Many agreements contain lower base salary combined with a productivity bonus based on either of the following:

1) percentage of collections,

2) percentage of net revenue, or

3) physician work relative value units as established by the Centers for Medicare and Medicaid Services.

The total compensation is generally capped either by a certain dollar amount or by a percentage of base salary, that should be adjusted upward annually by the increase in consumer price index. Physicians should pay close attention to how a bonus is calculated and paid. Legal issues with productivity bonuses or compensation and referrals are triggered by Stark law and the Anti-Kickback statute.

If Stark applies, all compensation arrangements with physicians must be structured to fit the exception to Stark. This is why it is important for an attorney to be involved with the process. Stark law prohibits referrals by physicians who have a financial relationship to the entity receiving referrals if a hospital-employed physician provides “designated health services” under Stark, which are reimbursed under Medicare or Medicaid, unless an exception applies. Other important terms to consider include contract termination, emergency room call compensation, non-competition and non-solicitation provisions, participation in a hospital’s managed care contracts, professional liability insurance, and indemnification.

Written by Pamela Tahim

Orange County Medical Association Selects the Firm as Business Partner

The Orange County Medical Association is pleased to announce another benefit of membership. The OCMA has the law firm of Tredway Lumsdaine & Doyle, LLP, (TLD) as its Business Partner for physicians seeking custom legal services for their professional or personal needs.

OCMA members may receive complimentary consultations and discounted rates on a wide range of legal services, including healthcare and employment law, trust administration/probate, business litigation, real estate, tax and business planning, and asset protection and estate planning.

“Our Medical Professional Plan is designed to specifically help busy physicians protect their professional practices,” said Matthew Kinley, partner at Tredway Lumsdaine & Doyle LLP. “We offer quality legal advice from experienced attorneys in a package that is highly customizable for individual needs. We look forward to offering our services through this special arrangement to the OCMA membership.”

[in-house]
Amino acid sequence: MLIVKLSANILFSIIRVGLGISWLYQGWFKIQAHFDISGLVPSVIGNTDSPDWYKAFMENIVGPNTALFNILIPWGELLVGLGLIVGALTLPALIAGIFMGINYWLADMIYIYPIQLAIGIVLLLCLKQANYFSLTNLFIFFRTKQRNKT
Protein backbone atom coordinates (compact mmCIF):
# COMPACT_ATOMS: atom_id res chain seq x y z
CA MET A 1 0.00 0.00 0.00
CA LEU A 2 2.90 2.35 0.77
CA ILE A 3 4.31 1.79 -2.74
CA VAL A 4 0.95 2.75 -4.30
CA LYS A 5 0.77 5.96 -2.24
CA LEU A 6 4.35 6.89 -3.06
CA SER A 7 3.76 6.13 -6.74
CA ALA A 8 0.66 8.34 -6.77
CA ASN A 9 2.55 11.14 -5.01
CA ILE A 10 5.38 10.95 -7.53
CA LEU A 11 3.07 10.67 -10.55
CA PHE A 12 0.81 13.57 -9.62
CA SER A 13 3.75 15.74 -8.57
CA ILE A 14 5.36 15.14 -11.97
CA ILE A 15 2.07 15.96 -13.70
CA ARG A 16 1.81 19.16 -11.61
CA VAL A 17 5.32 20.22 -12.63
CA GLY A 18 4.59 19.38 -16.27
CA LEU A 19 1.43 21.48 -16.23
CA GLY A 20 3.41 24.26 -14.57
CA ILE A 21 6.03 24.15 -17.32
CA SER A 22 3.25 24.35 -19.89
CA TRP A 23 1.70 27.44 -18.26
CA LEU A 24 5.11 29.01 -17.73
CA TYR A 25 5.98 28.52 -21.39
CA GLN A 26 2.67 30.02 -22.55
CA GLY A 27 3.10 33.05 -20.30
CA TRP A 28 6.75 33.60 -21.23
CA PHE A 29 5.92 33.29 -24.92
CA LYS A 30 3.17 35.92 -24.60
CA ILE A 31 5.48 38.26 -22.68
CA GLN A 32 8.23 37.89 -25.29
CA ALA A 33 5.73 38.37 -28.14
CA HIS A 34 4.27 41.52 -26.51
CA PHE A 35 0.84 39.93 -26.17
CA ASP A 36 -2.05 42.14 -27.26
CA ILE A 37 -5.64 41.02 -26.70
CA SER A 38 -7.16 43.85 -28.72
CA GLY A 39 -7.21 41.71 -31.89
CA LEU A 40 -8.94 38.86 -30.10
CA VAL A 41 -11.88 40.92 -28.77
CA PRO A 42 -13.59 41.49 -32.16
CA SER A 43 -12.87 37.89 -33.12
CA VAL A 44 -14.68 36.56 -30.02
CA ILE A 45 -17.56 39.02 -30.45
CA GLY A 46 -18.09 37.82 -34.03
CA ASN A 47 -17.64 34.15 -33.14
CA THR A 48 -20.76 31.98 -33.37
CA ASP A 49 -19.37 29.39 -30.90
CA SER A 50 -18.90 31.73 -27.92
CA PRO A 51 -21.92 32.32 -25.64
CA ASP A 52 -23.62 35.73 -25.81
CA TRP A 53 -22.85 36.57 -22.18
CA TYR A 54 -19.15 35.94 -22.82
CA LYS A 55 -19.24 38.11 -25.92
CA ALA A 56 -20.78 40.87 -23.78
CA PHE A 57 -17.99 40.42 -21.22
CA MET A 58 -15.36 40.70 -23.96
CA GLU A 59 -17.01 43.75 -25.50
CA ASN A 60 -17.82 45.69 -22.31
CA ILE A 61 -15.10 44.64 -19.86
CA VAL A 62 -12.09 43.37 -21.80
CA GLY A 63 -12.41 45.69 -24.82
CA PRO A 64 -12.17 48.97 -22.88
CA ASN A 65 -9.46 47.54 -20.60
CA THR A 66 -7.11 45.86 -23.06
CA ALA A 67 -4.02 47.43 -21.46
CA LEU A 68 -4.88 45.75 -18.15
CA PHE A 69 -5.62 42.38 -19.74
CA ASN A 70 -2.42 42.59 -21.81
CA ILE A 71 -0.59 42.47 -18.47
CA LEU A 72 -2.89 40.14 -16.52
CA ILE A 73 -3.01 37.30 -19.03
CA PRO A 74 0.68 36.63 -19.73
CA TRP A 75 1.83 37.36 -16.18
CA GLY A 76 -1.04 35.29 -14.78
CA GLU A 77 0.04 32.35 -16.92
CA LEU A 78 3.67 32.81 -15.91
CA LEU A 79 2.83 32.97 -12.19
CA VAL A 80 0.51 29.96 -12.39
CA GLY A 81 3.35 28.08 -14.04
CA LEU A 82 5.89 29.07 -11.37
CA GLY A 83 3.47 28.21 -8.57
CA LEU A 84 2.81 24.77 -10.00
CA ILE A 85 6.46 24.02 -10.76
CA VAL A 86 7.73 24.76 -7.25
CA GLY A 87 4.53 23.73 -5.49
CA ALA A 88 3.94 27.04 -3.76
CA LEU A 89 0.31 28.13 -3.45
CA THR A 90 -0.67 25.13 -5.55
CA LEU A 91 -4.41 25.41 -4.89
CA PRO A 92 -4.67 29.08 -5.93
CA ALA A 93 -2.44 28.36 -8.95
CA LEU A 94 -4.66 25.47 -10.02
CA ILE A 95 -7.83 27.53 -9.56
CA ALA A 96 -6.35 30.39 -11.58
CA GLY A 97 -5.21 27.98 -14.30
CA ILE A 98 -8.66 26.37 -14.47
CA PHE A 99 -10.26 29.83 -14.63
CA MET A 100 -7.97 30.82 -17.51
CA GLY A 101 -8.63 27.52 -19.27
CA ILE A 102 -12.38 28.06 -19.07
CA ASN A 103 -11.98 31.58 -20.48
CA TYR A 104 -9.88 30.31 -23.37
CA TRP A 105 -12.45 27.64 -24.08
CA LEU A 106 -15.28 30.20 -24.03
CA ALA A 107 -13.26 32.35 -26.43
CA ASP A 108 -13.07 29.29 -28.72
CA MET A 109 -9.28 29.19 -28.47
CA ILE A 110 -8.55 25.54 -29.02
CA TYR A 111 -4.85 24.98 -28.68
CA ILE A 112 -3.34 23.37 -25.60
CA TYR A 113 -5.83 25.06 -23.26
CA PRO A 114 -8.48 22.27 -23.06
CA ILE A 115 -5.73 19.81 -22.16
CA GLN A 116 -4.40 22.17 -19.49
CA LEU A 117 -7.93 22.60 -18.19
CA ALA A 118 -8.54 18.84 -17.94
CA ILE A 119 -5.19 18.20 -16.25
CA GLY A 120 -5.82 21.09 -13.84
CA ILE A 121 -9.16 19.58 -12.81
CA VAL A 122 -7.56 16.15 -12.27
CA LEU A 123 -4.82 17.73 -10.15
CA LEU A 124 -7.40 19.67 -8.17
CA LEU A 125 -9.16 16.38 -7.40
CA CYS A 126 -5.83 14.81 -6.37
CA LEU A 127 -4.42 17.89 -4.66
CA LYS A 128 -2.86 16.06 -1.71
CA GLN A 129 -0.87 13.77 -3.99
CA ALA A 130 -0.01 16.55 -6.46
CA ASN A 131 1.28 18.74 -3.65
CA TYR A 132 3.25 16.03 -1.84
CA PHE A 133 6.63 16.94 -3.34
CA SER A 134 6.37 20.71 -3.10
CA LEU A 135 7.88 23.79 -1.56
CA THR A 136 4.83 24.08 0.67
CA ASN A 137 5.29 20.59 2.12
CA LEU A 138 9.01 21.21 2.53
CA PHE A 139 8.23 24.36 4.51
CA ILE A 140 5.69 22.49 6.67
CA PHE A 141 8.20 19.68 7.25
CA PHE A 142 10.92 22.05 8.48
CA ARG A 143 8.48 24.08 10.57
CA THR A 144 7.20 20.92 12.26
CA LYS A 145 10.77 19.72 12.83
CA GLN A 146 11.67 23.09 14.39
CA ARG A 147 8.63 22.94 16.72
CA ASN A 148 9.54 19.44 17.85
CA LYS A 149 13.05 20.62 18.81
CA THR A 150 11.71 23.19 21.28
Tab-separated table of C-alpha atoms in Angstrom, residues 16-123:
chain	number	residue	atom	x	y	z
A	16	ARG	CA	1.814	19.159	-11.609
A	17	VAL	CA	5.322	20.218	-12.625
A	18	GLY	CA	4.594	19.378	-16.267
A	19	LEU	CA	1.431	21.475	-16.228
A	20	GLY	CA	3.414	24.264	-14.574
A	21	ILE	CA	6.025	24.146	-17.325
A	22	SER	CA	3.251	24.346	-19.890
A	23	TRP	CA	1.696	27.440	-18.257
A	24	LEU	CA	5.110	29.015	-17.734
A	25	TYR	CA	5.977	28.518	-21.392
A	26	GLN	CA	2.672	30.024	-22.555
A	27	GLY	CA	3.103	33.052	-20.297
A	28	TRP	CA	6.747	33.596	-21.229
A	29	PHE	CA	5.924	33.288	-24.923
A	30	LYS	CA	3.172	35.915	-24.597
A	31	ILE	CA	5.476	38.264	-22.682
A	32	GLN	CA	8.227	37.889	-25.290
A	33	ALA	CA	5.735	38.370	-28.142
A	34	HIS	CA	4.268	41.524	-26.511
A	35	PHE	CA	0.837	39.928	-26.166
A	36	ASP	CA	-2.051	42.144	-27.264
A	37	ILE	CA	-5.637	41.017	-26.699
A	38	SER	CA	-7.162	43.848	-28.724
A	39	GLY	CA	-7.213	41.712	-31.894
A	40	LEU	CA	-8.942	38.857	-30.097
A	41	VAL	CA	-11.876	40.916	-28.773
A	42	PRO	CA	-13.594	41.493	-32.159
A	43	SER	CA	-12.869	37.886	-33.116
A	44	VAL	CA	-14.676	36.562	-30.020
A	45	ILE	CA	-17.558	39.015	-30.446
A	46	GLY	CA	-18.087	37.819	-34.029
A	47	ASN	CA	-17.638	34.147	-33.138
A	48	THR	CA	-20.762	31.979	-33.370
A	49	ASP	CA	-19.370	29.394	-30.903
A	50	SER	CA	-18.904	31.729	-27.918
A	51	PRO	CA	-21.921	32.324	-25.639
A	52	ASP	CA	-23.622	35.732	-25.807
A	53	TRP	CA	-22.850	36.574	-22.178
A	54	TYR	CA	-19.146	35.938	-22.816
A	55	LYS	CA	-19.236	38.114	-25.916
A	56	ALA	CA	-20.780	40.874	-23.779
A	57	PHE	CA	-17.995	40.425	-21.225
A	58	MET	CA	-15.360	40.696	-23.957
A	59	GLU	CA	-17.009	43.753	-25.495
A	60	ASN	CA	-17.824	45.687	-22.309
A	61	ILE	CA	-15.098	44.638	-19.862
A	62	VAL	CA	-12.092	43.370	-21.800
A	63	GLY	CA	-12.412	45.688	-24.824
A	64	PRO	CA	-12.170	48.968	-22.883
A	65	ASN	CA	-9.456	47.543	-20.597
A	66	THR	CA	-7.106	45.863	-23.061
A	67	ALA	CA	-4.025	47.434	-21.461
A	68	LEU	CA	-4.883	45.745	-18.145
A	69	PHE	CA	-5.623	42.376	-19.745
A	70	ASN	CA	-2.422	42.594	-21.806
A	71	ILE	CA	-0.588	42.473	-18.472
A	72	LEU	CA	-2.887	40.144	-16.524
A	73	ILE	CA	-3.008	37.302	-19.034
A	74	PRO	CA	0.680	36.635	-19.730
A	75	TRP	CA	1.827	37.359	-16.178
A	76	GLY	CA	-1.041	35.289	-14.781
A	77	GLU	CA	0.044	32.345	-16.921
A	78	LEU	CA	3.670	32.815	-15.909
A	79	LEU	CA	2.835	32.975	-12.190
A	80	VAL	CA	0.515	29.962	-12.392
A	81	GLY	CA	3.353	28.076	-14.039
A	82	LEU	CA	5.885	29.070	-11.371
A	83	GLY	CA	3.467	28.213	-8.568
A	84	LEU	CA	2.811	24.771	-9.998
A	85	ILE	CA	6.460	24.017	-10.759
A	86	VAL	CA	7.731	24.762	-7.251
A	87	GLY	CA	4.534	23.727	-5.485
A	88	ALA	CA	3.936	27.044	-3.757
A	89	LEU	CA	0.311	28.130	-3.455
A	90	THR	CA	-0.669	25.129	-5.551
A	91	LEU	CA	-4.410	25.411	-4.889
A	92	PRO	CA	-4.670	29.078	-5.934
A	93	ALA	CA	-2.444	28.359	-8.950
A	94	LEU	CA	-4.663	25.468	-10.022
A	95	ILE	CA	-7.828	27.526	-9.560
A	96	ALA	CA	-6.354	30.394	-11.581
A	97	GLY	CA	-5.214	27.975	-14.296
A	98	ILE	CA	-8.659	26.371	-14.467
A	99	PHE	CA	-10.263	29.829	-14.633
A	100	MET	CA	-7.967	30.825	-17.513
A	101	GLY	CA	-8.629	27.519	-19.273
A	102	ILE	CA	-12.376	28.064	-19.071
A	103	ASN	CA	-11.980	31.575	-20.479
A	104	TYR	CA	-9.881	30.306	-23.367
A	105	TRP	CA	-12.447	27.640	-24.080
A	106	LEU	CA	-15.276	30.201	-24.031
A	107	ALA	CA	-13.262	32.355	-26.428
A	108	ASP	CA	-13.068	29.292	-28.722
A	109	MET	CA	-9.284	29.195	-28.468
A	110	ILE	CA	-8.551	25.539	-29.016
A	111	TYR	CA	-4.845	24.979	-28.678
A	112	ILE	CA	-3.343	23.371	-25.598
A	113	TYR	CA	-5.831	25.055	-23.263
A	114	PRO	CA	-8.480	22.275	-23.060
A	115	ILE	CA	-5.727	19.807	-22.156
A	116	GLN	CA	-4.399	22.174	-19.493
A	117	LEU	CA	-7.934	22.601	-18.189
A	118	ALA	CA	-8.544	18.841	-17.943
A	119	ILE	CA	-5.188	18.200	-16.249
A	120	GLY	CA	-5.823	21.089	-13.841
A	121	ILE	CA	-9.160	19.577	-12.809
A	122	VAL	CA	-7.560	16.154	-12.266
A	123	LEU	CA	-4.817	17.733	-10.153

Welcome to Your Go To Legal Resource for Practicing Medicine

At Tredway, Lumsdaine & Doyle, LLP, we take pride on offering legal services for your medical practice. We are attorneys located in Southern California with a unique training and perspectives for doctors, dentists and other professionals in the field of medicine.

Our lead healthcare law attorney is Matthew L. Kinley. Matt has decades of experience as a business and litigation attorney handling all sorts of matters in various tribunals including administrative agencies and courts of law. Matt also handles business disputes between partners and deals with transactional matters involving business entities and real estate for his clients as the need arises.

Joining Matt as healthcare law attorneys at the firm are Pamela Tahim and Chris Sorley. Pamela has a wide range of experience as a litigator with a strong tax background with her advanced degree in taxation. Pamela handles all sorts of issues for medical professionals whether in court or outside of court. Chris rounds out the firm's health care law team with his strong advocacy and litigation skills. Chris recently won a favorable ruling in favor of doctors concerning medi-cal audits.

To round out the litigation skillsets offered at the firm, we also have transactional attorneys including Jennifer Sawday who can assist with doctors and their staff with their estate planning and asset protection needs.  Jennifer joins other firm attorneys who also handle all manner of litigation and transactional matters for firm clients including those in the healthcare.

We are proud to be your attorneys servicinig your needs as healthcare professionals.